The Tradeoffs of Large-Scale Machine Learning
Wednesday, October 21, 2009
Building 3 Auditorium - 11:00 AM
(Coffee at 10:30 AM)
During the last decade, data sizes have outgrown processor speed. Computing time is then the bottleneck. The first part of the presentation theoretically uncovers qualitatively different tradeoffs for the case of small-scale and large-scale learning problems. The large-scale case involves the computational complexity of the underlying optimization algorithms in non-trivial ways. Unlikely optimization algorithm such as stochastic gradient descent show amazing performance for large-scale machine learning problems. The second part makes a detailed overview of stochastic gradient learning algorithms, with both simple and complex examples.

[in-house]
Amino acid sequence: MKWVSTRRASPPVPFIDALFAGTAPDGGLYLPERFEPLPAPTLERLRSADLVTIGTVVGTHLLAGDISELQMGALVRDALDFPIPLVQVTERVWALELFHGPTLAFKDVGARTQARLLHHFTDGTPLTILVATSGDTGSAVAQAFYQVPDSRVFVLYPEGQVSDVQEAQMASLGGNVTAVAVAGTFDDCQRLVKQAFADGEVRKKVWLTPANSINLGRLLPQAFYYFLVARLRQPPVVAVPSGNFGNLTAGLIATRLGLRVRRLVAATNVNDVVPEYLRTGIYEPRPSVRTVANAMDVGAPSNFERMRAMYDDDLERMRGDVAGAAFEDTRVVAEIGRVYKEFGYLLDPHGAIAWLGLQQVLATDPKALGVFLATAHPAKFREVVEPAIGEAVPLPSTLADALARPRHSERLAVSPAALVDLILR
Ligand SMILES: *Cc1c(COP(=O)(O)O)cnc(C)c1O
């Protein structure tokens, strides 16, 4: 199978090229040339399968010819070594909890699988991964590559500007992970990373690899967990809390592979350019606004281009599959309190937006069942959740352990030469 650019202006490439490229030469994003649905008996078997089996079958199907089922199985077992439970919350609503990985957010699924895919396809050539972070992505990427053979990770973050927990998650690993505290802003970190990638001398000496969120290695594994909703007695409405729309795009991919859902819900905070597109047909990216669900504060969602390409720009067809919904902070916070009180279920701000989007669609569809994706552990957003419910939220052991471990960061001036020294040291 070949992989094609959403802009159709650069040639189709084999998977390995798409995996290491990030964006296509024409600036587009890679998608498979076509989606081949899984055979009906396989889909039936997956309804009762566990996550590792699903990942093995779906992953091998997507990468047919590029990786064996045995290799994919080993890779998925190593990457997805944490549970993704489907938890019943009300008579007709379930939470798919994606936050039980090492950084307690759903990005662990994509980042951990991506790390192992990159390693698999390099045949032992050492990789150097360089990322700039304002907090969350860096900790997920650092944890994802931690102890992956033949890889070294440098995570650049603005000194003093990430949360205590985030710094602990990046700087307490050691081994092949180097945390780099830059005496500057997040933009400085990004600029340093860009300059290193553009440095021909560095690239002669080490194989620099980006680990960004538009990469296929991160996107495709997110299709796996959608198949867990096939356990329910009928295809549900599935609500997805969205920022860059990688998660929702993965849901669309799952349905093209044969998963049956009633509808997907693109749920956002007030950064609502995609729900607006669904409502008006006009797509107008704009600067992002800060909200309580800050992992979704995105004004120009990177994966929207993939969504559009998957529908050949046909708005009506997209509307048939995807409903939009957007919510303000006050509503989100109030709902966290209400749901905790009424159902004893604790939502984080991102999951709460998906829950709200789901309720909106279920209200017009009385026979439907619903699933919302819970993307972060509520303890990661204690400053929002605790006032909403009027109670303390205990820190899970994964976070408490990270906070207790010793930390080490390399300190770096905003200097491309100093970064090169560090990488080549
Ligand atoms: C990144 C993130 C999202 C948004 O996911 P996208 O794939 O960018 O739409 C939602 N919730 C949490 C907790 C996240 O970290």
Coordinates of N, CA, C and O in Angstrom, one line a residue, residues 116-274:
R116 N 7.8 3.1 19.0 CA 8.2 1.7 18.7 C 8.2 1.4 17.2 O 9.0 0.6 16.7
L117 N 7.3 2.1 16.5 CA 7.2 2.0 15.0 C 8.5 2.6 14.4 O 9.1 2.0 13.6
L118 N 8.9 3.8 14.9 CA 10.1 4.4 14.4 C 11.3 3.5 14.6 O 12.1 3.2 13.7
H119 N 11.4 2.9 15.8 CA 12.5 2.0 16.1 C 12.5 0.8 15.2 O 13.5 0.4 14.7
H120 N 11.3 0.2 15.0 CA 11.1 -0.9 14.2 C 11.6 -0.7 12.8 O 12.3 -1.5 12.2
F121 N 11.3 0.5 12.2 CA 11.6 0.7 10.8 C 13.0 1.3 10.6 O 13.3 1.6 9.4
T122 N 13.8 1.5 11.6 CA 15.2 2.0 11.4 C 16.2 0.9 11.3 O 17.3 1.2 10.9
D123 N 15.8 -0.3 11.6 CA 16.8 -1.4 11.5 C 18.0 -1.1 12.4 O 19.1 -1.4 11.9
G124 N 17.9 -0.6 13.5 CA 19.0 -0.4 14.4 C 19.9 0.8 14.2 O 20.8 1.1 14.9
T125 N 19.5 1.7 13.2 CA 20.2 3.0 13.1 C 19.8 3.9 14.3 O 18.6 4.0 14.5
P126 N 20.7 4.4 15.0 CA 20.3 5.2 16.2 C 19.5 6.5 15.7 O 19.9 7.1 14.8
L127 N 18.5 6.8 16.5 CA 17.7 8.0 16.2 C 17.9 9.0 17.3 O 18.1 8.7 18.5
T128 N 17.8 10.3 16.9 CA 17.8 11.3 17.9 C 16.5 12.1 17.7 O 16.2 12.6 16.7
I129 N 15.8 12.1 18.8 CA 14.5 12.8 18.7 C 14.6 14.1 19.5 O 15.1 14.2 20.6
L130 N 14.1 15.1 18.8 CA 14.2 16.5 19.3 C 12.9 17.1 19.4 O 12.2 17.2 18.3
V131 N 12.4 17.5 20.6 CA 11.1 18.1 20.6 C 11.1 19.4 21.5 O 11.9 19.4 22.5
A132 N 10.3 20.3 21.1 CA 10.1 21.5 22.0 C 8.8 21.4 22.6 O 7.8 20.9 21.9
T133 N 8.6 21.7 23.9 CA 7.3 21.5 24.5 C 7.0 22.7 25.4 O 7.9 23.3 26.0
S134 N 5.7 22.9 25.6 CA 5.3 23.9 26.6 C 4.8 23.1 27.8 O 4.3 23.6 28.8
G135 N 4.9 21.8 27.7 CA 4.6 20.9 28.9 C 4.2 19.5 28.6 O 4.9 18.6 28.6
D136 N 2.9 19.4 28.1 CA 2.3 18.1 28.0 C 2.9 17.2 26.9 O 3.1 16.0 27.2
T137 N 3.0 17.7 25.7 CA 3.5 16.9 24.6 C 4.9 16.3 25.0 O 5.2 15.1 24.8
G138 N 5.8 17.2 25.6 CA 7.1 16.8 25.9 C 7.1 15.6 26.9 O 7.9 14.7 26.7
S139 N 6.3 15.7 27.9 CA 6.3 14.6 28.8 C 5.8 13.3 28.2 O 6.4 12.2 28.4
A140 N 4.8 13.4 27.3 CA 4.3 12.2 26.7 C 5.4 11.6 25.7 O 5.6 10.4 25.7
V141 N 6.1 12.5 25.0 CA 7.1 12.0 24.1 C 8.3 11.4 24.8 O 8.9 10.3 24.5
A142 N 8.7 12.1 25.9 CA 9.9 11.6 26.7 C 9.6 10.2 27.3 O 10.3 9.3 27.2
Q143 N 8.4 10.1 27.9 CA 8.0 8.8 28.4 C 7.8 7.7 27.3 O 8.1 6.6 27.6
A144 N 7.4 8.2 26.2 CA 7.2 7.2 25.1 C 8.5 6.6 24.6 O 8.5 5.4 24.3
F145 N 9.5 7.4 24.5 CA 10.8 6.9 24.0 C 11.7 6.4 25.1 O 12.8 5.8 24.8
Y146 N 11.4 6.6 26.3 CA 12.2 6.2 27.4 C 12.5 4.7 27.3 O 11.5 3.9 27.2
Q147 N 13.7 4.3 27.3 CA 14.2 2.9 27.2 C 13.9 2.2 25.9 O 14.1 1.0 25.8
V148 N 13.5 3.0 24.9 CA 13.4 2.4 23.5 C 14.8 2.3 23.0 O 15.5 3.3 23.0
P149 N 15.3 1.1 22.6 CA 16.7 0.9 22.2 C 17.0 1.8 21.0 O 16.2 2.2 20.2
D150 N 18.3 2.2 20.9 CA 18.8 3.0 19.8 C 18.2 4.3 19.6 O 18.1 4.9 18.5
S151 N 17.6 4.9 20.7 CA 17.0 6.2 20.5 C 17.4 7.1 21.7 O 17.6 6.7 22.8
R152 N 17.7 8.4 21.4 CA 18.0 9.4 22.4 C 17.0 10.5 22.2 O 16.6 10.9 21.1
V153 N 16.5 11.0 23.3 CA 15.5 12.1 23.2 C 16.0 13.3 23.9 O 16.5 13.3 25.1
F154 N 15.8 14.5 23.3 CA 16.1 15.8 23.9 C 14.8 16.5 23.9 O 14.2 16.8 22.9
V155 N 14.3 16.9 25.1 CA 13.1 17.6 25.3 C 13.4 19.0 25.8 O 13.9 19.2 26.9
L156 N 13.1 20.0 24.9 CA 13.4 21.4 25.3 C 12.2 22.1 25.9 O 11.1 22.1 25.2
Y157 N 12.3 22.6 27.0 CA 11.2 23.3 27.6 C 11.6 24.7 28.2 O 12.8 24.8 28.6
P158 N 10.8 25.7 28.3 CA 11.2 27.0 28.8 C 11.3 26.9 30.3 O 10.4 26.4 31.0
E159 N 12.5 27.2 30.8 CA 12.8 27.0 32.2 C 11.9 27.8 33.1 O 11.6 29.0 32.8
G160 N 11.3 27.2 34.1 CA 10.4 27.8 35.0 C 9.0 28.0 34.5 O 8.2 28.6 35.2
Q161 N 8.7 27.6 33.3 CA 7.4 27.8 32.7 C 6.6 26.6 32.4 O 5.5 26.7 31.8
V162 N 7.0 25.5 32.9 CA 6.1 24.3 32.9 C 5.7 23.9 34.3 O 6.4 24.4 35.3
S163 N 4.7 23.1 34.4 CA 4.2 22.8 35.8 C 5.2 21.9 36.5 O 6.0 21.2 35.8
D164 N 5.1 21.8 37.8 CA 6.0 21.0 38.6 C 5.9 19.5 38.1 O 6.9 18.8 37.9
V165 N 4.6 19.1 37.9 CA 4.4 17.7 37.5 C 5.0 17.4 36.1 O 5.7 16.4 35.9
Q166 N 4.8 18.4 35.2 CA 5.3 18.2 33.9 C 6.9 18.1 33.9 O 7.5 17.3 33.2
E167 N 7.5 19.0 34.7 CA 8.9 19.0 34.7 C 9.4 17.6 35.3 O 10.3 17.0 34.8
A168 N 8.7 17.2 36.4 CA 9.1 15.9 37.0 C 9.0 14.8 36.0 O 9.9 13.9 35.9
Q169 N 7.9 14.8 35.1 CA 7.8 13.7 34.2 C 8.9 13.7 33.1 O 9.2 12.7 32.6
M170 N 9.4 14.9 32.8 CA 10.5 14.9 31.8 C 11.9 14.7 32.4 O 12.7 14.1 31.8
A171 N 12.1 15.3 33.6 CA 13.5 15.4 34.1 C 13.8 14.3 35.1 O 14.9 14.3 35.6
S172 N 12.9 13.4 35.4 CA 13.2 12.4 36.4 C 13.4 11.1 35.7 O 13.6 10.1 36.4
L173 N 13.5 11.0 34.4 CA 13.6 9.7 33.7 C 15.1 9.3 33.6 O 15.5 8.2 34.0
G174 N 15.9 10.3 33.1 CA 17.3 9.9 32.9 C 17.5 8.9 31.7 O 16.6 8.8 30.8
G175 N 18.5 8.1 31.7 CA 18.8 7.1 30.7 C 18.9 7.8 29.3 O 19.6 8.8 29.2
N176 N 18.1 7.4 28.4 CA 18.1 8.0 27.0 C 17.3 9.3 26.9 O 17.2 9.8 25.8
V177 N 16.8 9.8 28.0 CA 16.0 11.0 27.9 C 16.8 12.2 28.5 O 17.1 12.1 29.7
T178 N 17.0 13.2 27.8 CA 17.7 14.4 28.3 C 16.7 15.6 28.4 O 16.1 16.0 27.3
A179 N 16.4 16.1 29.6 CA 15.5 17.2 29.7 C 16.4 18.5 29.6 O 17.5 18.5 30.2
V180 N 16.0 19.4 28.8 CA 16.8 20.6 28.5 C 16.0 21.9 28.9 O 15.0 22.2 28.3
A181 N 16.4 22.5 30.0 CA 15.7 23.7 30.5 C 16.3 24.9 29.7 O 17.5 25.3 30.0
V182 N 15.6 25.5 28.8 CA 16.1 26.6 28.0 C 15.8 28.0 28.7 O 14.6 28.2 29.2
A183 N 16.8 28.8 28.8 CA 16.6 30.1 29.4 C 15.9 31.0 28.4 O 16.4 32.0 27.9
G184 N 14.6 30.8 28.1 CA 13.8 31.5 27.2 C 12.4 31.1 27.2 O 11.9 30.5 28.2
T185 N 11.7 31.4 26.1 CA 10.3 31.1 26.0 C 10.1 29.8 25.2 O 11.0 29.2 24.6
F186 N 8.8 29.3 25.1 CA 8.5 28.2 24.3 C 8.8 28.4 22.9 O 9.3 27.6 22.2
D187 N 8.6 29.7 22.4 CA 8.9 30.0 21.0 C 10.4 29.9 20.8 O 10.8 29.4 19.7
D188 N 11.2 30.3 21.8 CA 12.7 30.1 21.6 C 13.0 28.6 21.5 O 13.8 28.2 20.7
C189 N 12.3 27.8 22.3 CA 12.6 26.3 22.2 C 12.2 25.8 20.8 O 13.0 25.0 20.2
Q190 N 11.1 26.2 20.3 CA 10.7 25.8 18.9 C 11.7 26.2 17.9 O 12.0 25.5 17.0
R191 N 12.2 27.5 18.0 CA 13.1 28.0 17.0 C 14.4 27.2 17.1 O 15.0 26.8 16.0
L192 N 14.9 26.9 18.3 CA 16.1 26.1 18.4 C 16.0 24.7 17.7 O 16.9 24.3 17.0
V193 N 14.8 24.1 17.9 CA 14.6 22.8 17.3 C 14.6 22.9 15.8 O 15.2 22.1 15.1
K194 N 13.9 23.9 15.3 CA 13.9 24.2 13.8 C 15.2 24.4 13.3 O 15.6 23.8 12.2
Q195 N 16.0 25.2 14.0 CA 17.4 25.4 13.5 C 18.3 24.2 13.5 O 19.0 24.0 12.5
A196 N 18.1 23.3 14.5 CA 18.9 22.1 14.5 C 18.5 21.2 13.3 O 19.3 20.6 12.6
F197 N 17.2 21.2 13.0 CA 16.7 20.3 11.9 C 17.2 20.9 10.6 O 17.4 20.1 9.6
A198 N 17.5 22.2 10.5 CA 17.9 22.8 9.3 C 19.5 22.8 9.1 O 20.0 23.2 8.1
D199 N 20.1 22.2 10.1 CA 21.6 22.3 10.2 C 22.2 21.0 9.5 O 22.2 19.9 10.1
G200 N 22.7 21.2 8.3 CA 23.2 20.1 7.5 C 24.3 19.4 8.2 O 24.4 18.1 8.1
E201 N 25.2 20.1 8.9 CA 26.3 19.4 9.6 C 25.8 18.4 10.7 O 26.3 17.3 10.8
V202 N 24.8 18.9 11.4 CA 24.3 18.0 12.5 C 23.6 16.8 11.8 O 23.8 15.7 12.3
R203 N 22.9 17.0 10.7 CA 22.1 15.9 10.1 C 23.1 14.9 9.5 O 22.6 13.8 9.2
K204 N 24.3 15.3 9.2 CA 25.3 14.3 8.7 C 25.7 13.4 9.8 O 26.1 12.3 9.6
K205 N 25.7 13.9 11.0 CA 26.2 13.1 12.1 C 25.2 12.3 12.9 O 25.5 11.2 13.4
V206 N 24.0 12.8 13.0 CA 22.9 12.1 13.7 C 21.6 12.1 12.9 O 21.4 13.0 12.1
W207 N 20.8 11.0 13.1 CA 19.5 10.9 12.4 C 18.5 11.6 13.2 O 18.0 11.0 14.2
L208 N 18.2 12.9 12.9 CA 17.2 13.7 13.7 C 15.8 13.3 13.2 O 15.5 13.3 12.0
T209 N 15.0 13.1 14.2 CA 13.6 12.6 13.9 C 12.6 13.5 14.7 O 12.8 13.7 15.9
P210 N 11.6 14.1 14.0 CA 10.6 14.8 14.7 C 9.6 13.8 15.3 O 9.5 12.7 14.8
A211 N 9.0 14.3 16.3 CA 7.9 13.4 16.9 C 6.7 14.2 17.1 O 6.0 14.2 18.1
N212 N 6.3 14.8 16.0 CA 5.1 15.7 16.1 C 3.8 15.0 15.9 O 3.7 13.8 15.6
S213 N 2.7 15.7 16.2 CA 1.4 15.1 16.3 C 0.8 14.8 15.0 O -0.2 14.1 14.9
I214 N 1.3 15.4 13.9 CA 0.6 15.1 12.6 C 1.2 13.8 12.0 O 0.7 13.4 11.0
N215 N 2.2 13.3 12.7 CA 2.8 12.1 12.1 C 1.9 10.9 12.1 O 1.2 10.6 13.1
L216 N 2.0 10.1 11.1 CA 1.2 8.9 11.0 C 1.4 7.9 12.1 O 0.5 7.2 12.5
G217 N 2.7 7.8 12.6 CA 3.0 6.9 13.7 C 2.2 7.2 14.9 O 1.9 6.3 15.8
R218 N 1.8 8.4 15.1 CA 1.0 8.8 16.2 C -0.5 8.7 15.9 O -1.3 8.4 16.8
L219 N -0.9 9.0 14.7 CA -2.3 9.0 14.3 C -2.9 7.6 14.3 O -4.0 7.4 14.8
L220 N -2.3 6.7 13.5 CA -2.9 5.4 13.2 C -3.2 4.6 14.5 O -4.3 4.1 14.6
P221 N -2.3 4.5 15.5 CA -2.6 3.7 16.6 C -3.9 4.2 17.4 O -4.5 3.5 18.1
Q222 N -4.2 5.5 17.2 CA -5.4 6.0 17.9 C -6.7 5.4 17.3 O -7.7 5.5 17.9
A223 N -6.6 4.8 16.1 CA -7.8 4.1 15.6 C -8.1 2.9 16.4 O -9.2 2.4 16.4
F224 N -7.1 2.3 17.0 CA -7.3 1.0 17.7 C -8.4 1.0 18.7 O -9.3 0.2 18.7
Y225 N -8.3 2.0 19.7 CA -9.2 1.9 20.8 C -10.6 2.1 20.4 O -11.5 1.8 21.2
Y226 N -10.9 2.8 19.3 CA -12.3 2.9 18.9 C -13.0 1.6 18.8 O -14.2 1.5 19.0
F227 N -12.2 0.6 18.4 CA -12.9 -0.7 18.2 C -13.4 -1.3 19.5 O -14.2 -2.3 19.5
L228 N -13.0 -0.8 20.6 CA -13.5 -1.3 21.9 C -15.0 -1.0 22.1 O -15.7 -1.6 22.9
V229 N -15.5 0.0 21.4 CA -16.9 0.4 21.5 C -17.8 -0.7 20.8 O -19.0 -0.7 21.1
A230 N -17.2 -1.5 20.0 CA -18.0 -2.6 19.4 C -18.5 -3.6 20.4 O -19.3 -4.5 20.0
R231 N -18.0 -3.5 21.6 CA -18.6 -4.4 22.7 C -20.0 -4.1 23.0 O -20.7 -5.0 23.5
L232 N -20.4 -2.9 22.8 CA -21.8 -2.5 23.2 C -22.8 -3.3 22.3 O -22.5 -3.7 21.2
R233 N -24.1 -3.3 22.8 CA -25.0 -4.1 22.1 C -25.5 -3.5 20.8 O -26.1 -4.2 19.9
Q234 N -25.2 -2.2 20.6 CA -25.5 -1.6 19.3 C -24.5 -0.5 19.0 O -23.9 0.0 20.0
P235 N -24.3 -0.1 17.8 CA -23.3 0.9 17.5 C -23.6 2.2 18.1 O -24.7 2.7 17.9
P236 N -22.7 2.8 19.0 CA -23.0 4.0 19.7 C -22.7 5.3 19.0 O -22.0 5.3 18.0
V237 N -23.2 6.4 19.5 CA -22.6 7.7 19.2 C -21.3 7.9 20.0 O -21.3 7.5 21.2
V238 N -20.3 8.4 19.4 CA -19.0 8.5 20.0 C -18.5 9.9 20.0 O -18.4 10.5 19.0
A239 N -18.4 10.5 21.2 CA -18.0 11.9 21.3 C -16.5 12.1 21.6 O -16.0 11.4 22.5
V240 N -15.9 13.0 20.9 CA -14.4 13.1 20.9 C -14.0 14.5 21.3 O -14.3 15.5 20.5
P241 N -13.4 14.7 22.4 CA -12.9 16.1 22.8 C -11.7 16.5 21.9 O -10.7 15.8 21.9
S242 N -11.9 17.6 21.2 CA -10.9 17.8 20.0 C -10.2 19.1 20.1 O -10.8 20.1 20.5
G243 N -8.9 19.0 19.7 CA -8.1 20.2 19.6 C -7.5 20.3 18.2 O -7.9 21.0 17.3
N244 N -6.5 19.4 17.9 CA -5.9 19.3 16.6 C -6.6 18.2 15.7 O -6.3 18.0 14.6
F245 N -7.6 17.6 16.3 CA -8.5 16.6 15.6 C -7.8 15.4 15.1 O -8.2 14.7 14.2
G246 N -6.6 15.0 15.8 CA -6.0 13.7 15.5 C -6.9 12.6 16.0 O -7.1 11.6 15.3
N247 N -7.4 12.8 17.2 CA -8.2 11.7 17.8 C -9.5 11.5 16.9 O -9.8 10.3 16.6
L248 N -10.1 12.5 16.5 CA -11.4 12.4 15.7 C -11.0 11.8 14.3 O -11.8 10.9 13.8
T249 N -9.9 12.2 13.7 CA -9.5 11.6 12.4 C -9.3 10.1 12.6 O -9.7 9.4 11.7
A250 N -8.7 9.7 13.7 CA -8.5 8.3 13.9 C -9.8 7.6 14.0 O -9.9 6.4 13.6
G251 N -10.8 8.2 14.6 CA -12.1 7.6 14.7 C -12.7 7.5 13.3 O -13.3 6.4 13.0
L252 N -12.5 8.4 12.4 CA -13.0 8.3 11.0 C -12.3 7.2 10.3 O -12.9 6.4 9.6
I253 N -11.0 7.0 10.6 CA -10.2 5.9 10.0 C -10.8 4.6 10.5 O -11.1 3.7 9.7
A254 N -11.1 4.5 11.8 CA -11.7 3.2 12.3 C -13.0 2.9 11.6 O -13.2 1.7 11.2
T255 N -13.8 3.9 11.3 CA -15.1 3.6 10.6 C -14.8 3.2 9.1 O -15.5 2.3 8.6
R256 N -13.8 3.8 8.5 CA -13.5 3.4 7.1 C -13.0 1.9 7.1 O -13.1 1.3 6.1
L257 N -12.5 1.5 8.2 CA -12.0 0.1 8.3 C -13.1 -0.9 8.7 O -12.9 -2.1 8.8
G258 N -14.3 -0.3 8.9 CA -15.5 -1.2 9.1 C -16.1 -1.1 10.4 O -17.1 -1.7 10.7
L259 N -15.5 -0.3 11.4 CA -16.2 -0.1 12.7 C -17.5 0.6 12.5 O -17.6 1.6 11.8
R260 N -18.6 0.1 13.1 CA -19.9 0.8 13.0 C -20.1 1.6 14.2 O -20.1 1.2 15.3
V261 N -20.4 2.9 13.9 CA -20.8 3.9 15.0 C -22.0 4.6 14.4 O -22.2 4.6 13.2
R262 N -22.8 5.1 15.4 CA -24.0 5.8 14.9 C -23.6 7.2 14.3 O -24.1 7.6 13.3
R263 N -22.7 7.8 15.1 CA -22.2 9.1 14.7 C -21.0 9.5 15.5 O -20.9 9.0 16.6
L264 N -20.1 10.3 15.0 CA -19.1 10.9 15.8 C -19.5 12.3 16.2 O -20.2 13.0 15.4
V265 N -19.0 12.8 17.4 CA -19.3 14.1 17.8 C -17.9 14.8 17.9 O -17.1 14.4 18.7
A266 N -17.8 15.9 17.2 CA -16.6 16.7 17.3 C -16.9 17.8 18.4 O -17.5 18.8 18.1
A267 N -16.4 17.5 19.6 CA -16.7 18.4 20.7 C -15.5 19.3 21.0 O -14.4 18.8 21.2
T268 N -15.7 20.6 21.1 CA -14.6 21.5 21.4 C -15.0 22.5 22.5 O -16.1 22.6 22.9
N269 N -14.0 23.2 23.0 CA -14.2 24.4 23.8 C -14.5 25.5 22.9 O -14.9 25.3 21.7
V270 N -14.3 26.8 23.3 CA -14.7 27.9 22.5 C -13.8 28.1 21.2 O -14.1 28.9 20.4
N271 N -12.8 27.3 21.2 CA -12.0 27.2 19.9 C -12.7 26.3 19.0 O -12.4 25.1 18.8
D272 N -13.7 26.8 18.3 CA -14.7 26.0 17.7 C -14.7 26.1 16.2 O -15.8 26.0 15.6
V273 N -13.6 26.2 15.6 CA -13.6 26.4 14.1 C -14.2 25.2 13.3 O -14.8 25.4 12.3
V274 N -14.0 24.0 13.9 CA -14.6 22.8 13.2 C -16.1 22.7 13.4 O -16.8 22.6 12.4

Léon Bottou received a Diplôme from Ecole Polytechnique, Paris in 1987, a Magistreé en Mathématiques Fondamentales et Appliquées et Informatiques from Ecole Normale Supérieure, Paris in 1988, and a PhD in Computer Science from Université de Paris-Sud in 1991. He joined AT&T Bell Labs from 1991 to 1992 and AT&T Labs from 1995 to 2002. Between 1992 and 1995 he was chairman of Neuristique in Paris, a small company pionneering machine learning for data mining applications. He has been with NEC Labs America in Princeton since 2002. Léon's primary research interest is machine learning. His contributions to this field address theory, algorithms and large scale applications.
Léon's secondary research interest is data compression and coding. His best known contribution in this field is the DjVu document compression technology (http://www.djvuzone.org). Léon is serving on the boards of the Journal of Machine Learning Research and of IEEE Trans. PAMI. He also serves on the scientific advisory board of Kxen Inc (http://www.kxen.com). He won the New York Academy of Sciences Blavatnik Award for Young Scientists in 2007.
IS&T Colloquium Committee Host: Tony Gualtieri